In an effort to keep you updated about how the people of Haiti and Honduras are doing during the continued spread of the COVID-19 pandemic, we’ve asked our teams to share. Here are their updates:
In collaboration with PWW’s educational partner, CAWST (Centre of Affordable Water & Sanitation Technology), the PWW Honduras team is working to develop radio messages that will promote the importance of washing hands and practicing safe hygiene.
The team is also working on developing virtual training workshops, including one for TANDAS, the Honduras government program focused on water, sanitation and hygiene training and monitoring; a webinar about how to make soap; and a Menstrual Hygiene Management (MHM) webinar that will include how to make reusable resources. The team will also be incorporating more information about safe water storage practices in their outreach and training efforts.
The situation in Honduras is becoming increasingly difficult, as Hondurans are beginning to struggle with limited food and water due to the markets not being open.
Oscar Andino, PWW’s WASH (Water, Sanitation and Hygiene) Training Manager in Honduras, shares this story…
“When I was young, I never thought I would live through a hurricane and a pandemic. I always thought…’we are living in the 21st century, these things cannot happen.’ But it has happened. Many people have become aware that washing their hands and having healthy hygiene habits can make a huge difference.
Right now, in Honduras, most people are in their home. I can hear some vehicles outside of my house…mostly people looking for open markets so they can buy groceries. The first few days were very difficult because the government imposed a total lockdown on the country. Nobody could go outside. Just emergency units. This lockdown didn’t give people time to buy groceries. Last Thursday, the government gave 8 hours for people to go out and buy food. A lot people didn’t go because of fear of getting coronavirus. The people that did go out kept their distance from others or had a mask on to avoid getting the virus. Luckily, near my house, there are some mini-markets (pulperias), and I been able to buy groceries for my family.
The fear that everybody has now is that the virus will get out of control because our medical system cannot endure having thousands of people sick with coronavirus. What’s more, the shortage of water in Tegucigalpa is increasingly becoming an issue. In my house, we are consciously using less water in our daily activities.
Today, in Honduras, we have 27 people infected with COVID-19. I believe this whole situation has clearly demonstrated to all people the critical importance of WASH (water, sanitation and hygiene). If I look at a bright side, it is also giving people the opportunity to spend more time with their loved ones.”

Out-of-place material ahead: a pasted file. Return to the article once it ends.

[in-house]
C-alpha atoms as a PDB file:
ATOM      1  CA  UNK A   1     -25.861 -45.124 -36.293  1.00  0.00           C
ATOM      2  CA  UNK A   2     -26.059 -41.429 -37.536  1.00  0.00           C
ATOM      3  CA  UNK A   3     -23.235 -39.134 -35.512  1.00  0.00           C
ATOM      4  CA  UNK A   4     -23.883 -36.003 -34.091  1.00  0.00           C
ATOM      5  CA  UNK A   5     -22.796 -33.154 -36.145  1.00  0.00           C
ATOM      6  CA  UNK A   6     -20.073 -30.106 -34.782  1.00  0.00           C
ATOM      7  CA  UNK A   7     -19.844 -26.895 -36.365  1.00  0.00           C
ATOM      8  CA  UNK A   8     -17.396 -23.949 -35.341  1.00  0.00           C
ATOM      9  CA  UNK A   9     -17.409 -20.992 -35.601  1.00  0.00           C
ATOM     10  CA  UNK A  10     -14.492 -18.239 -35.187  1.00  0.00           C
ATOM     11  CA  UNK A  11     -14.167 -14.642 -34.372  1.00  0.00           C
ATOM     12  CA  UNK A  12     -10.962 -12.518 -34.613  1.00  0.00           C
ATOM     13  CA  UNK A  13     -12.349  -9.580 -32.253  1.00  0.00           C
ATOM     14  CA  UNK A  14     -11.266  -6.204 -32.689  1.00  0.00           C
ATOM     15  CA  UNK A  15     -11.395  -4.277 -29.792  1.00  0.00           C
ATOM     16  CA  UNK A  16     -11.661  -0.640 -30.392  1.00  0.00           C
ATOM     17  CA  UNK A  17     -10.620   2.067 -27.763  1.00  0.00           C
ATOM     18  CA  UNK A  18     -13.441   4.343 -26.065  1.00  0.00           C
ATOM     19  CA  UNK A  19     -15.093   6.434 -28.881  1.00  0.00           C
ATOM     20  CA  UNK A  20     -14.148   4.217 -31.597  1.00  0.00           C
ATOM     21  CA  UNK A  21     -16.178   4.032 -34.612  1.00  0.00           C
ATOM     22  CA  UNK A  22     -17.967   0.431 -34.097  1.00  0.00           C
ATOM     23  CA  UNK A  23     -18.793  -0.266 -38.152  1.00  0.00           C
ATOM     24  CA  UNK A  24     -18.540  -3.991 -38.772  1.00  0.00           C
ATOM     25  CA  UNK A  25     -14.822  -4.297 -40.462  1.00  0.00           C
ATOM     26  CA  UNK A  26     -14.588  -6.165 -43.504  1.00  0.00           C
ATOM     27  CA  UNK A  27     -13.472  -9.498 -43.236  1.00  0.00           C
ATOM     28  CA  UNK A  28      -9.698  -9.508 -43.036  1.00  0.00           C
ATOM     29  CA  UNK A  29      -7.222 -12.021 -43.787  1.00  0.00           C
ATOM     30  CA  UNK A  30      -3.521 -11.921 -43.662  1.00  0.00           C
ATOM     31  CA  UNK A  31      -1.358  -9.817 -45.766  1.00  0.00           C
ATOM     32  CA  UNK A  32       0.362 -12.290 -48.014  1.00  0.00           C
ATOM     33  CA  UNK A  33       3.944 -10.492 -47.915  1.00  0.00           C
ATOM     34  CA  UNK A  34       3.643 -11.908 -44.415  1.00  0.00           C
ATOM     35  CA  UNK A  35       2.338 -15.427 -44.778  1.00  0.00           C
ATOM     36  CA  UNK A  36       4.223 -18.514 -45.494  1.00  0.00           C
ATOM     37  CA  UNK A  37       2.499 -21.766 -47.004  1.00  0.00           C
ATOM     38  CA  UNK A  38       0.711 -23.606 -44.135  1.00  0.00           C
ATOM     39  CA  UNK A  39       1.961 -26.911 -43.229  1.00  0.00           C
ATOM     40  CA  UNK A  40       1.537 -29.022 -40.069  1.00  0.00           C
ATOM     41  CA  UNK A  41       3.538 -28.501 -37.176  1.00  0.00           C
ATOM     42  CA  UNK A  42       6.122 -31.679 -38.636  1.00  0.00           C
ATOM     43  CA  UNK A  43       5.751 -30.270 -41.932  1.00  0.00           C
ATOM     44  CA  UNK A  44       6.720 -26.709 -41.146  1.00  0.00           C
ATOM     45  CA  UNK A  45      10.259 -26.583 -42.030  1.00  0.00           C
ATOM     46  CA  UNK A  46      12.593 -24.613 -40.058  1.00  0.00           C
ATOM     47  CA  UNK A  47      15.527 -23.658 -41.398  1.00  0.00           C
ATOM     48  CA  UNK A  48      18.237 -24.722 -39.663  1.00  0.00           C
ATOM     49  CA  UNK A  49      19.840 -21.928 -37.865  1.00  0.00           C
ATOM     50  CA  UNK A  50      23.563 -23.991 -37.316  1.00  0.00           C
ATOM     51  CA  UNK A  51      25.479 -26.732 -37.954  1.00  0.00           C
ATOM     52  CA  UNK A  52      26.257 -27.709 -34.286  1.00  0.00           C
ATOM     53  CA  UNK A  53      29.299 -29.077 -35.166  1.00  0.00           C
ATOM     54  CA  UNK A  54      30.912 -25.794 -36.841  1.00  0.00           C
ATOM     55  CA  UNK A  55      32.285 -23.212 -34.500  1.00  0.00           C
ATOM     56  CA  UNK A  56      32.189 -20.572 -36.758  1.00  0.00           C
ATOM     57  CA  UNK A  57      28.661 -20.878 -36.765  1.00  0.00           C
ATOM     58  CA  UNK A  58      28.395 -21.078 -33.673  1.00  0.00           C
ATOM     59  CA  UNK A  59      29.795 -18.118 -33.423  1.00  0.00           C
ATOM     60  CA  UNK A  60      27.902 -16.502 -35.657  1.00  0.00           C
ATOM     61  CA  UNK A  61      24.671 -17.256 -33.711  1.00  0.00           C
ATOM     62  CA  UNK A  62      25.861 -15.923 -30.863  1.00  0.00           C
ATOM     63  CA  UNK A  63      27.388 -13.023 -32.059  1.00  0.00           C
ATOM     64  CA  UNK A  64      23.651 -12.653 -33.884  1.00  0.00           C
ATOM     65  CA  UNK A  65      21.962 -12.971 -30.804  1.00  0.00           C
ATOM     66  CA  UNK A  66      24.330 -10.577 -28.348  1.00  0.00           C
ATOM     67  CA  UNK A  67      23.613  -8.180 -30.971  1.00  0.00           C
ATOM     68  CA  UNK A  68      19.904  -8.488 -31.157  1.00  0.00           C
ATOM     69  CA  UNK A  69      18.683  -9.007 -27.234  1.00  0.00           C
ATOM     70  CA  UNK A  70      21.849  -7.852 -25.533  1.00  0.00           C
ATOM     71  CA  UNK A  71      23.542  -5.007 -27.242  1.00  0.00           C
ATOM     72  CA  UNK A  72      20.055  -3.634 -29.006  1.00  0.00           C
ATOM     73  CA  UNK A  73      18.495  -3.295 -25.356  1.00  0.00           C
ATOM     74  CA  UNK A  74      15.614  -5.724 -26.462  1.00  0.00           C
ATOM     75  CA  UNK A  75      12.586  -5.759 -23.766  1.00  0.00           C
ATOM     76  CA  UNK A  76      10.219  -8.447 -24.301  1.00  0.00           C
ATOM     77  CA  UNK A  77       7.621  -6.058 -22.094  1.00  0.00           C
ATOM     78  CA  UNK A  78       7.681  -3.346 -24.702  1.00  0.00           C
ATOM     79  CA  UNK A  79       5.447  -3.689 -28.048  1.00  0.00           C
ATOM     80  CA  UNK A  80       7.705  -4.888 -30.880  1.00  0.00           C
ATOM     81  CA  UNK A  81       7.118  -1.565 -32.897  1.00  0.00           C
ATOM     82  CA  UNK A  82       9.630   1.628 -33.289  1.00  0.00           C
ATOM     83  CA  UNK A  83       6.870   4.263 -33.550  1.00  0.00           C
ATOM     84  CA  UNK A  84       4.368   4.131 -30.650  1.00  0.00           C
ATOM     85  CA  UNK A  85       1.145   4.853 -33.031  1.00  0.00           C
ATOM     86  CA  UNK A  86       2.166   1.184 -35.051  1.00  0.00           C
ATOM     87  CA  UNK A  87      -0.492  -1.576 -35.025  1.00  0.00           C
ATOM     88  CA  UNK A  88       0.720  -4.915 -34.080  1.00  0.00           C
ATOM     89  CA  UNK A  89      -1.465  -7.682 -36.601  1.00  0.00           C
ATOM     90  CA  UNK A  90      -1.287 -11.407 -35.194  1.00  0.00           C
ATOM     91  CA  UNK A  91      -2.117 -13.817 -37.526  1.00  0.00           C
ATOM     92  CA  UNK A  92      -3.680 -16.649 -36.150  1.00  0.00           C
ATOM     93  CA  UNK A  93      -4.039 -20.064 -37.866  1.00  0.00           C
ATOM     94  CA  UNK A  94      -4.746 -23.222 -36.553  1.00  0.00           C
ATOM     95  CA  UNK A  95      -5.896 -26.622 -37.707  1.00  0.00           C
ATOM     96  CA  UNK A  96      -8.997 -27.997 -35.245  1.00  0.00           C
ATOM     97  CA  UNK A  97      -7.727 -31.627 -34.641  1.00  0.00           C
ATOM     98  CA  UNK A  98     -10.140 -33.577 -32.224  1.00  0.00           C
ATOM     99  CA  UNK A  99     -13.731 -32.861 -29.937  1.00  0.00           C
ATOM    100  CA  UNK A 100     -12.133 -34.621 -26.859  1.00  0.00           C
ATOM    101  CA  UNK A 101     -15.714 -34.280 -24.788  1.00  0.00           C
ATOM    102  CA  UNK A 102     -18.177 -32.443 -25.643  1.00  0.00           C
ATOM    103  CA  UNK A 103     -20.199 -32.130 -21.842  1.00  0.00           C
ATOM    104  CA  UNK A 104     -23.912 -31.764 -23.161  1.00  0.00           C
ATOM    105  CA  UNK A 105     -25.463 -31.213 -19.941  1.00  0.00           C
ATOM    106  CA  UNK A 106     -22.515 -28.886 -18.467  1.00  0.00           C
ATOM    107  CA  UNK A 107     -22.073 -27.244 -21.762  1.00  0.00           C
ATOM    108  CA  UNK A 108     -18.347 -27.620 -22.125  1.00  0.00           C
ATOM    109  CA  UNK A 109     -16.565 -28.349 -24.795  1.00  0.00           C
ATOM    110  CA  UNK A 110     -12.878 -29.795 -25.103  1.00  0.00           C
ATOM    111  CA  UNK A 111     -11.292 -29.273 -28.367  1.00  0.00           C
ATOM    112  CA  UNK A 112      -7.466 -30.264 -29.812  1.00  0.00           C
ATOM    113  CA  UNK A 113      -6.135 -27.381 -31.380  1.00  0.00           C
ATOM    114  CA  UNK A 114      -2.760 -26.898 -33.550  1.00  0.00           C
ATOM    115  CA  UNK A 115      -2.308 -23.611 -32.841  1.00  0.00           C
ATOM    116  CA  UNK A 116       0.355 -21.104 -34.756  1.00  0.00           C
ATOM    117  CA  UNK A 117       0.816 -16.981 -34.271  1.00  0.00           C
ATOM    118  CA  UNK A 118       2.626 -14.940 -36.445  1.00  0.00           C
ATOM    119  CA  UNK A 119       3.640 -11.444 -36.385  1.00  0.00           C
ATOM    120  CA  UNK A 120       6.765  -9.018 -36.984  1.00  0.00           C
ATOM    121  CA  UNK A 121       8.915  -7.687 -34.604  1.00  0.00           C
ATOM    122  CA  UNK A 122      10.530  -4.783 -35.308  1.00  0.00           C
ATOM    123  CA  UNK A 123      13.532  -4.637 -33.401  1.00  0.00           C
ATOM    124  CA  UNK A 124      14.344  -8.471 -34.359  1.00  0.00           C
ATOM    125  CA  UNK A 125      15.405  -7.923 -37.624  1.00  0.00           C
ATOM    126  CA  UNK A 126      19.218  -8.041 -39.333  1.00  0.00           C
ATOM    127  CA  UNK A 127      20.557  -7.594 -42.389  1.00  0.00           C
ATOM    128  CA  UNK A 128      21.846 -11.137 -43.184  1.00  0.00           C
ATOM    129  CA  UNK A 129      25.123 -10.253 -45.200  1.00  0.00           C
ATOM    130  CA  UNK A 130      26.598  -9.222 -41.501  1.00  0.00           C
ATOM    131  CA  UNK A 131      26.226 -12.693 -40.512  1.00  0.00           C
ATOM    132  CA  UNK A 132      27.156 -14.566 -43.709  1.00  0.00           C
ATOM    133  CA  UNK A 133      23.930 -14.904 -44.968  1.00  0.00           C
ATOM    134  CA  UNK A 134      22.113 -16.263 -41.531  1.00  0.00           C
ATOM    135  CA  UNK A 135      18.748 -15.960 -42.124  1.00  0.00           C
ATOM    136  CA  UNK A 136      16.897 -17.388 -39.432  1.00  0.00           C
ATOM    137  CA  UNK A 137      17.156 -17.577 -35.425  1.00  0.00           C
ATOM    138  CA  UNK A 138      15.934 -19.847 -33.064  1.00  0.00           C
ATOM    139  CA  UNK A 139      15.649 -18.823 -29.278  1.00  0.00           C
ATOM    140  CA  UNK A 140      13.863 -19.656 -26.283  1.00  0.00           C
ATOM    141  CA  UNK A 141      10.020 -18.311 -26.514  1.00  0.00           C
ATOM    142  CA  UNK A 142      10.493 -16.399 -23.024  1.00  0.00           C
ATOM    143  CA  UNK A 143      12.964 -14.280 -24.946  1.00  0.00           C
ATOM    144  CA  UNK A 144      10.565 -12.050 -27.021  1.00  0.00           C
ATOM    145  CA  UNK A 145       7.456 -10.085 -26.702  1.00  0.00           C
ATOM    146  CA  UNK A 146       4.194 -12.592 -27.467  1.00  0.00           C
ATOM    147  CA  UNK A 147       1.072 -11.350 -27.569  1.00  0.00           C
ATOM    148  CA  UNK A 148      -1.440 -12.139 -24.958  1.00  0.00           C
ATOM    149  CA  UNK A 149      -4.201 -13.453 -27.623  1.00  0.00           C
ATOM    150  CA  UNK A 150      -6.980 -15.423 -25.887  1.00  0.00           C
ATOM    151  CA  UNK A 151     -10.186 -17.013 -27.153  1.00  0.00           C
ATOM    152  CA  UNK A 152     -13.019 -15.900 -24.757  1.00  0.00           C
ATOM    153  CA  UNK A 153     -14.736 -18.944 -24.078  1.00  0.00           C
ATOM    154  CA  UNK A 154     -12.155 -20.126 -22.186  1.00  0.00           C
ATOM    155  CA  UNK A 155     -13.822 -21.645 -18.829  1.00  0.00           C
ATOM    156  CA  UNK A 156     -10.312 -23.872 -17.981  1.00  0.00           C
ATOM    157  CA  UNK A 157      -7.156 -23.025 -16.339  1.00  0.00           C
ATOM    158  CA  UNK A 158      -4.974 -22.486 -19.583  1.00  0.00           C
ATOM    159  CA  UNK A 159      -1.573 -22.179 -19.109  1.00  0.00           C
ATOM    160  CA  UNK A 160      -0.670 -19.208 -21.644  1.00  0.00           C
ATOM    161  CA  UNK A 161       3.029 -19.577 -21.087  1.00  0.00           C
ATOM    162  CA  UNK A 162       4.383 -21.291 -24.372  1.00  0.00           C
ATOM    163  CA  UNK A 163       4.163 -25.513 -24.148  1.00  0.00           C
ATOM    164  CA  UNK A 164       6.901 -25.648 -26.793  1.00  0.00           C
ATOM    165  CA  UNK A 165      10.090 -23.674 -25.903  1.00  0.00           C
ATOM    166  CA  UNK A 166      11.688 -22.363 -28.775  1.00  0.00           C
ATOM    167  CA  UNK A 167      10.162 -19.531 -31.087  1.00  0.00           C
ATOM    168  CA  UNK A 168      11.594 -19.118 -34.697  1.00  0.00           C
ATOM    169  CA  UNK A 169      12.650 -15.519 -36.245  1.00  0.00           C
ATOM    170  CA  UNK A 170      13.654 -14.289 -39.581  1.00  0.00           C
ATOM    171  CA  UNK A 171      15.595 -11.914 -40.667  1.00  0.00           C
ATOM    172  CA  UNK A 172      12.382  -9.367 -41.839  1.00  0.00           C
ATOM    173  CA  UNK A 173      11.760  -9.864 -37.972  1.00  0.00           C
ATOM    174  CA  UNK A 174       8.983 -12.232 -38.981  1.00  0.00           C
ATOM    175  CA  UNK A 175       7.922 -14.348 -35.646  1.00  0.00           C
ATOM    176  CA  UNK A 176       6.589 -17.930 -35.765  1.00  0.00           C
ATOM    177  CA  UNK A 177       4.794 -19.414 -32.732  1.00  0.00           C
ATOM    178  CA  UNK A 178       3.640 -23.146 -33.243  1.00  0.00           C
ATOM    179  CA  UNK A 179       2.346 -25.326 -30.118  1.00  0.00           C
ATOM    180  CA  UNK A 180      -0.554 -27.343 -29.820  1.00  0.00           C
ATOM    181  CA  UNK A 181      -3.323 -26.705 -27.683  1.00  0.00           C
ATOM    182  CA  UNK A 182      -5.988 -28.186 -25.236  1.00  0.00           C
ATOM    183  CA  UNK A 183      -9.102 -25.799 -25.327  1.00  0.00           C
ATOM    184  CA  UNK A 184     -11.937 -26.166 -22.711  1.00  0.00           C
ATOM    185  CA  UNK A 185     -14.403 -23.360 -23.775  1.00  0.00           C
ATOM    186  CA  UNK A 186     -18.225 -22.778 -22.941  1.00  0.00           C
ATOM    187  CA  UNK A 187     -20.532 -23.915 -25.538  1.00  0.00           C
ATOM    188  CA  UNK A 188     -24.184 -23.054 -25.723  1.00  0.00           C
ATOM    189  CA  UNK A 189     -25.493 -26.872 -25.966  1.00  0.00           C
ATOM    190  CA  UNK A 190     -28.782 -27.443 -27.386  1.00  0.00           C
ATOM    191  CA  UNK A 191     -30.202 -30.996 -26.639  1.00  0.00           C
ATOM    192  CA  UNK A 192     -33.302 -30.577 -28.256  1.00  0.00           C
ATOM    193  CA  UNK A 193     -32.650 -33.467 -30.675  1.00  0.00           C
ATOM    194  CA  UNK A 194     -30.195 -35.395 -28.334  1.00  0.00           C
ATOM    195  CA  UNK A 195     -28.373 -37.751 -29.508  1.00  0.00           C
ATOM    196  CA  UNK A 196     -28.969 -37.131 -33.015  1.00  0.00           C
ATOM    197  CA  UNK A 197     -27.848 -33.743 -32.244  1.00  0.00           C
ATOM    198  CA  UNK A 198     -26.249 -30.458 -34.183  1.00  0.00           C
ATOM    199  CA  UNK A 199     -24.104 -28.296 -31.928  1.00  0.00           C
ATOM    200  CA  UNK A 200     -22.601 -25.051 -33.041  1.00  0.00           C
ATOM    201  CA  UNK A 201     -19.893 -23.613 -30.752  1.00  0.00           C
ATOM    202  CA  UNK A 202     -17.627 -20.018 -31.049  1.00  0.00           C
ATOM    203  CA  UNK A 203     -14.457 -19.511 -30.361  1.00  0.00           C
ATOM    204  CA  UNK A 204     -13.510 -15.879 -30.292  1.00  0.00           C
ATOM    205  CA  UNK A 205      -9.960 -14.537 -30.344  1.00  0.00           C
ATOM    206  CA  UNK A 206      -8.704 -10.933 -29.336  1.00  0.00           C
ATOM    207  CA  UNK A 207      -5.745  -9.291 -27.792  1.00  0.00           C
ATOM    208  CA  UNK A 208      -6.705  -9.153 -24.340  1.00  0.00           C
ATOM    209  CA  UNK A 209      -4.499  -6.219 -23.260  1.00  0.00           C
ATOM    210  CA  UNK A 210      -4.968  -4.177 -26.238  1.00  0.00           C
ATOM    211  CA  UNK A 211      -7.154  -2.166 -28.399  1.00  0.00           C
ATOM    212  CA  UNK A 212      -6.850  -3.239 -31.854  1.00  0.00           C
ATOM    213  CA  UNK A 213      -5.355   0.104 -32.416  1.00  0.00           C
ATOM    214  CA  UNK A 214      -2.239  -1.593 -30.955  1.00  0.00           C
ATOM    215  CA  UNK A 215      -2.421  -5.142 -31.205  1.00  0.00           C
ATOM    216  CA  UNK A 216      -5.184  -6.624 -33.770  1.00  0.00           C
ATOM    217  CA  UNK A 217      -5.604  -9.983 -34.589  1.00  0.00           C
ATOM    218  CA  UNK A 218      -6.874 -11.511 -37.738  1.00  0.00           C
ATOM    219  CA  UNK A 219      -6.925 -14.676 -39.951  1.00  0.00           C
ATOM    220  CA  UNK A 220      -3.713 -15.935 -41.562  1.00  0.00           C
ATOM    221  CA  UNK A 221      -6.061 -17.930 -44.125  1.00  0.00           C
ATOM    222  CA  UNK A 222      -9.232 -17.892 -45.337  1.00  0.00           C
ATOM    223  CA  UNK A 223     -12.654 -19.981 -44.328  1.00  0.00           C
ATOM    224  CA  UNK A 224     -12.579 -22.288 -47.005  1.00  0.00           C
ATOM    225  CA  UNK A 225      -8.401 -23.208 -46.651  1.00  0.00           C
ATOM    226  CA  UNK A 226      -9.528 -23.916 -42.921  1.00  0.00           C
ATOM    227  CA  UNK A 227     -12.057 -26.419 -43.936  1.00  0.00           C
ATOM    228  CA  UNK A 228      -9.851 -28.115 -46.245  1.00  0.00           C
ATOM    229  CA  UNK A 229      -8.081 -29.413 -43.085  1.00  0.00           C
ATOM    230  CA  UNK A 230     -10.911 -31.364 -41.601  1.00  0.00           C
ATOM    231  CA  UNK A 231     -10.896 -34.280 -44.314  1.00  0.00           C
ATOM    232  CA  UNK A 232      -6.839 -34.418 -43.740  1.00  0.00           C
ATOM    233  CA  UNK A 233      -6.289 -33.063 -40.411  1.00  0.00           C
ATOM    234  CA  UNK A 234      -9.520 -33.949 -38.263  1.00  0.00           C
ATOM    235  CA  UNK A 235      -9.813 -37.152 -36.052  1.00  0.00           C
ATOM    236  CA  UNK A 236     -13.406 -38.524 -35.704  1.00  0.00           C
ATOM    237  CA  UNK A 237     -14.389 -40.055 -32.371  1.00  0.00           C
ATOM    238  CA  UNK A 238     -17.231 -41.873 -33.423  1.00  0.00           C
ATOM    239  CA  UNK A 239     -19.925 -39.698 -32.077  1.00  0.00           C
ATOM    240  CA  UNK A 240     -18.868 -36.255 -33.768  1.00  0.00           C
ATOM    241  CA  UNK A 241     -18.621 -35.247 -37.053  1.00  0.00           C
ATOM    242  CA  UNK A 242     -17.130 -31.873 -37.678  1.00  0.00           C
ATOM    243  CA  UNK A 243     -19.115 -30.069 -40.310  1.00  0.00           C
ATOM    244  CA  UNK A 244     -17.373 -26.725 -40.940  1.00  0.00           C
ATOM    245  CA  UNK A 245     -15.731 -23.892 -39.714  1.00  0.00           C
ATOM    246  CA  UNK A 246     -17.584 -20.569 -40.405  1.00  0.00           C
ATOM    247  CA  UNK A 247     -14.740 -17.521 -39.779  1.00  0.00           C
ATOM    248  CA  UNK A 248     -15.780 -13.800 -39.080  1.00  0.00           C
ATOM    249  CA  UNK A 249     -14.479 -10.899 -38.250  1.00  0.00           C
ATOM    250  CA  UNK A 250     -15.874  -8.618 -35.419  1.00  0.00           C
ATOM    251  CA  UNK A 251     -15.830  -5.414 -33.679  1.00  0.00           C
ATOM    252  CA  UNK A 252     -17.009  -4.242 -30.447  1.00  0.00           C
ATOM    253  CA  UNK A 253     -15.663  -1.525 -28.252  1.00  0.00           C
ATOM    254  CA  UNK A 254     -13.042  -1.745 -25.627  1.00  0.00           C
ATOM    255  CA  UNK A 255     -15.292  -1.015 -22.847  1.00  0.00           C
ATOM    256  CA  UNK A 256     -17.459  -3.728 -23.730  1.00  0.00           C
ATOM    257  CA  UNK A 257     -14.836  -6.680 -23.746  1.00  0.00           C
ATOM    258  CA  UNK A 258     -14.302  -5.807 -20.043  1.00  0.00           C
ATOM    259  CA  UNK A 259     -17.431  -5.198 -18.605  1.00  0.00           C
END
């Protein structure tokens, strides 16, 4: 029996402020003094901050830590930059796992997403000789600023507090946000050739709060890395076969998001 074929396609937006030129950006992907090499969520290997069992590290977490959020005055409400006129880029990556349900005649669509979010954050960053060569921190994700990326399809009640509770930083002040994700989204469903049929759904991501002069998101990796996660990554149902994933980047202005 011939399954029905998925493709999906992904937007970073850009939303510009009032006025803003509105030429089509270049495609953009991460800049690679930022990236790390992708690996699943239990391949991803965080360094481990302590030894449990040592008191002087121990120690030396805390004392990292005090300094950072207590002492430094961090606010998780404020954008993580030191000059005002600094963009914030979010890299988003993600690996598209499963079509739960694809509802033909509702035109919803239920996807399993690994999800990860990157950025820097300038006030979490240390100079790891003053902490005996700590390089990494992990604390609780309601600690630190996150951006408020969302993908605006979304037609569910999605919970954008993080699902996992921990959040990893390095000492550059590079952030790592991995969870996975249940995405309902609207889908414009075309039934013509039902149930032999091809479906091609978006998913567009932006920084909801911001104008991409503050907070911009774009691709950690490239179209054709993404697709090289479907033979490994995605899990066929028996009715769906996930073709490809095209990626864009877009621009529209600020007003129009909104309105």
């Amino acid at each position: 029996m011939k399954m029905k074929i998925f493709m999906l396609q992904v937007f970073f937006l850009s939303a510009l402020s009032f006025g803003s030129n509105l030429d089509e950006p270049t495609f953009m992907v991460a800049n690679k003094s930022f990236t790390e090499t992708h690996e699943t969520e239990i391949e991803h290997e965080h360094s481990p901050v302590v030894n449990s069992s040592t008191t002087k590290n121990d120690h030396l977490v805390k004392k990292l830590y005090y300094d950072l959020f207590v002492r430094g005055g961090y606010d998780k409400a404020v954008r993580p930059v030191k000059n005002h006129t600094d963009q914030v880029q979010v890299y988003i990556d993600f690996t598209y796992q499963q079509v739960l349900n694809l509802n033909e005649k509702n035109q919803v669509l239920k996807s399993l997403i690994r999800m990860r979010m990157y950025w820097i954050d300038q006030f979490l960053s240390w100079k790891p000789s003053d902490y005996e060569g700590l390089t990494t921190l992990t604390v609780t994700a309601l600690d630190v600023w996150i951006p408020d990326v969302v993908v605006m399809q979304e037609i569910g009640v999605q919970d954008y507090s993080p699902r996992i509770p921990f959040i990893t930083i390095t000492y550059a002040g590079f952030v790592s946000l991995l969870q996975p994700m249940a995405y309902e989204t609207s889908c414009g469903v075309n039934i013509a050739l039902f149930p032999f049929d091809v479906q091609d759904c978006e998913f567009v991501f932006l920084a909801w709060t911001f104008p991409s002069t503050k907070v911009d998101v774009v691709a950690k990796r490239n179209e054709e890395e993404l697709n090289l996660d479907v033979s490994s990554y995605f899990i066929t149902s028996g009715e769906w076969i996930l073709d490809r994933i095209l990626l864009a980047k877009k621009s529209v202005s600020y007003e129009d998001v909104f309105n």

Also in collaboration with CAWST, the PWW team in Haiti is working on radio messages and virtual activities that promote the importance of washing hands. The team is also looking at options of driving trucks with loud speakers in areas that lack access to communication and spread the word about how to protect families from COVID-19.
“The coronavirus is something new to all of us,” said Laura Guerrier, PWW’s Office Manager in Haiti. “This worldwide virus, which anyone can be exposed to, can result in a person being ill, heal, or die…depending on the strength of the person’s human system. We don’t know how our own bodies will react.
The PWW team members in Haiti are continuing our important work while following strict hygiene protocols to protect ourselves and the people we encounter. However, we are anxious about our own families and the people of Haiti. We remain motivated to help the most remote and vulnerable communities to prevent the spread of coronavirus. With six cases confirmed in Haiti, as of today, and more than 100 in quarantine, we need to be vigilant. A lot of people in communities where we have worked in the past are counting on us, hoping the PWW team will support them. We will continue as long as it is permitted and as long as we are able to be as safe as is possible.“
Haiti, the Western Hemisphere’s poorest country, recently completed its first cholera-free year since the disease was introduced to the nation, by aid workers, following the 2010 earthquake. The disease infected over 650,000 people, resulting in more than 10,000 deaths.
Last Thursday, Haiti confirmed its first two cases of COVID-19. The government quickly closed airports, schools, factories and seaports. By late Friday, gas stations were running out of fuel. With upwards of 50% of all Haitians lacking reliable access to safe drinking water and millions with no access to basic sanitation services, washing hands to halt the spread of the virus becomes quite challenging. What’s more, the dense population, particularly in communities like Cité Soleil (the poorest slum in the Western Hemisphere), means suggested practices of social distancing is not a simple solution.
“Our teams across Haiti, Honduras and the United States are taking this time to continue to improve our comprehensive water, sanitation and hygiene programs,” said Jamin Gelder, Deputy Director. “PWW has always been committed to assessing what we are doing, how we are doing it, and finding ways we can improve. We are able to take this time to hone in on these areas so we will come out of this pandemic an even stronger organization.”